By Canada Day, or July 1, 2018, weed will be legal north of the border.
Canada’s Liberal government will announce next month new legislation that aims to legalize cannabis.
While Ottawa will dole out licenses to cannabis producers, individual provinces will manage the cannabis market, regulating price, distribution, sales, and tax rates. In the past, Prime Minister Justin Trudeau had emphasized that the tax rate should be low in order to cut out the underground industry. “The fact is that if you tax it too much, as you saw with cigarettes, you end up driving things toward a black market, which will not keep Canadians safe — particularly young Canadians,” he said.
In Ottawa, you must be at least 18 to buy cannabis, but other provinces will have the option to set the age higher. The federal government will be responsible for ensuring the safety and security of Canada’s weed. Canadians will also be allowed to grow up to four plants at home.
Canada of course is still working out the legislation. “Until we have a framework to control and regulate marijuana, the current laws apply,” Trudeau announced on March 1. A week later, Canadian police raided cannabis dispensaries in Toronto and Vancouver, charging various individuals with possession and trafficking of marijuana.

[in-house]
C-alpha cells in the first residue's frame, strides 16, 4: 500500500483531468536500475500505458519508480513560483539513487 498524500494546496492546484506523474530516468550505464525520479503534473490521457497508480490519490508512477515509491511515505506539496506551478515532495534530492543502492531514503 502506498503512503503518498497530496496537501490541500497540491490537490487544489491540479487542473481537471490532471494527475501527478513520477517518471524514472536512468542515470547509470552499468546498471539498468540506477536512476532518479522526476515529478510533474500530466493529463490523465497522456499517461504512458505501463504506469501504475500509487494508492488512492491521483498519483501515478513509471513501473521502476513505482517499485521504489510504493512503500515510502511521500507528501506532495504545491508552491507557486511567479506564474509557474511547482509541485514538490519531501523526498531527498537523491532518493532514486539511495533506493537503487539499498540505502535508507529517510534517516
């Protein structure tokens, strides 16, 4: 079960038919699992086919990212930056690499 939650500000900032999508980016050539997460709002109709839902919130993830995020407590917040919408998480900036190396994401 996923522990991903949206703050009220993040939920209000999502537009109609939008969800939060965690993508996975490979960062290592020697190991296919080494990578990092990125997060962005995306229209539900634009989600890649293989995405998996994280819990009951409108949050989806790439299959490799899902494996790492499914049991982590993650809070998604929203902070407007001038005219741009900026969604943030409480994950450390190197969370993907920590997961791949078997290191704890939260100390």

The Liberals had promised to introduce marijuana legalization laws spring of 2017, and they’re on track to hit their April 10 deadline. When Trudeau campaigned for prime minister, legalizing weed was one of his campaign promises, touted as a necessary policy to keep drugs “out of the hands of children, and the profits out of the hands of criminals.”
The legislation will follow the recommendation of a federal task force chaired by former liberal Justice Minister Anne McLellan. In December, the task force provided a 106-page report with 80 recommendations based in part on the experiences of other legal markets like Colorado, Washington, and Uruguay. Among other recommendations, the task force suggests capping personal public possession of cannabis at 30 grams, while preventing dispensaries from selling more than 30 grams at a time. As far as toking in public, the task force suggests cannabis consumers follow the same guidelines as cigarette smokers.
The task force also recommends letting Canada’s provinces decide for themselves whether or not to allow cannabis social clubs, similar to bars but for weed. Moreover, while outdoor cultivation is currently illegal in Canada, the task force recommends lifting that restriction, given the environmental impact of indoor cultivation. It would also make the market competition more manageable for smaller farmers. “We heard from a great many parties that they wanted a diversity of producers and we agree with that,” said McLellan. “Diversity is an important value in relation to the producers. There will be means by which the government going forward — through implementation and market intervention — to ensure a degree of diversity.”